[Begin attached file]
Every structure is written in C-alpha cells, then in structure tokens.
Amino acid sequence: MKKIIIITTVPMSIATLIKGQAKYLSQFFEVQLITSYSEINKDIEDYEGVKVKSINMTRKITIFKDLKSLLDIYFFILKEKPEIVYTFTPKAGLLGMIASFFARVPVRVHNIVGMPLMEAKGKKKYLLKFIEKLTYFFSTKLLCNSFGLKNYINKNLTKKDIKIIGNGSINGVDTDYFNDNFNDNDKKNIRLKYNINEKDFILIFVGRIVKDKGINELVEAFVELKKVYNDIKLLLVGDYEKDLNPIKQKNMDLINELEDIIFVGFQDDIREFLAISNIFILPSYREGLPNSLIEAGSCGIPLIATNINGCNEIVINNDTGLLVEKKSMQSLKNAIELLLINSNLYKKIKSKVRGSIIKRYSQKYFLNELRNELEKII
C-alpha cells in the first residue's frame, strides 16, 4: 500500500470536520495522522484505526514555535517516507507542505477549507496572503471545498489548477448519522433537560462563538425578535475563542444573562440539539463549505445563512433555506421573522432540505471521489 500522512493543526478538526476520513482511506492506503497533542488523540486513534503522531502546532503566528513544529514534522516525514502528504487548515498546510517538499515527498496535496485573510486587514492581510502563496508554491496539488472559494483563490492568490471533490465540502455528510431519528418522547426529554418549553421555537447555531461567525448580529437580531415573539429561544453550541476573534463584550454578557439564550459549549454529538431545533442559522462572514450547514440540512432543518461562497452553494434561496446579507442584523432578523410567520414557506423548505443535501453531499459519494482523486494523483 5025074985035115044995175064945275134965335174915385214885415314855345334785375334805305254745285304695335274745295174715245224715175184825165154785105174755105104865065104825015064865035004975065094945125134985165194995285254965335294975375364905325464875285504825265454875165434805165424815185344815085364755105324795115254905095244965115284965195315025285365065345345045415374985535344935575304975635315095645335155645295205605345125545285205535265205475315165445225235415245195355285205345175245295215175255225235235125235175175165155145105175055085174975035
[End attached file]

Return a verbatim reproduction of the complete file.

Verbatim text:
Every structure is written in C-alpha cells, then in structure tokens.
Amino acid sequence: MKKIIIITTVPMSIATLIKGQAKYLSQFFEVQLITSYSEINKDIEDYEGVKVKSINMTRKITIFKDLKSLLDIYFFILKEKPEIVYTFTPKAGLLGMIASFFARVPVRVHNIVGMPLMEAKGKKKYLLKFIEKLTYFFSTKLLCNSFGLKNYINKNLTKKDIKIIGNGSINGVDTDYFNDNFNDNDKKNIRLKYNINEKDFILIFVGRIVKDKGINELVEAFVELKKVYNDIKLLLVGDYEKDLNPIKQKNMDLINELEDIIFVGFQDDIREFLAISNIFILPSYREGLPNSLIEAGSCGIPLIATNINGCNEIVINNDTGLLVEKKSMQSLKNAIELLLINSNLYKKIKSKVRGSIIKRYSQKYFLNELRNELEKII
C-alpha cells in the first residue's frame, strides 16, 4: 500500500470536520495522522484505526514555535517516507507542505477549507496572503471545498489548477448519522433537560462563538425578535475563542444573562440539539463549505445563512433555506421573522432540505471521489 500522512493543526478538526476520513482511506492506503497533542488523540486513534503522531502546532503566528513544529514534522516525514502528504487548515498546510517538499515527498496535496485573510486587514492581510502563496508554491496539488472559494483563490492568490471533490465540502455528510431519528418522547426529554418549553421555537447555531461567525448580529437580531415573539429561544453550541476573534463584550454578557439564550459549549454529538431545533442559522462572514450547514440540512432543518461562497452553494434561496446579507442584523432578523410567520414557506423548505443535501453531499459519494482523486494523483 5025074985035115044995175064945275134965335174915385214885415314855345334785375334805305254745285304695335274745295174715245224715175184825165154785105174755105104865065104825015064865035004975065094945125134985165194995285254965335294975375364905325464875285504825265454875165434805165424815185344815085364755105324795115254905095244965115284965195315025285365065345345045415374985535344935575304975635315095645335155645295205605345125545285205535265205475315165445225235415245195355285205345175245295215175255225235235125235175175165155145105175055085174975035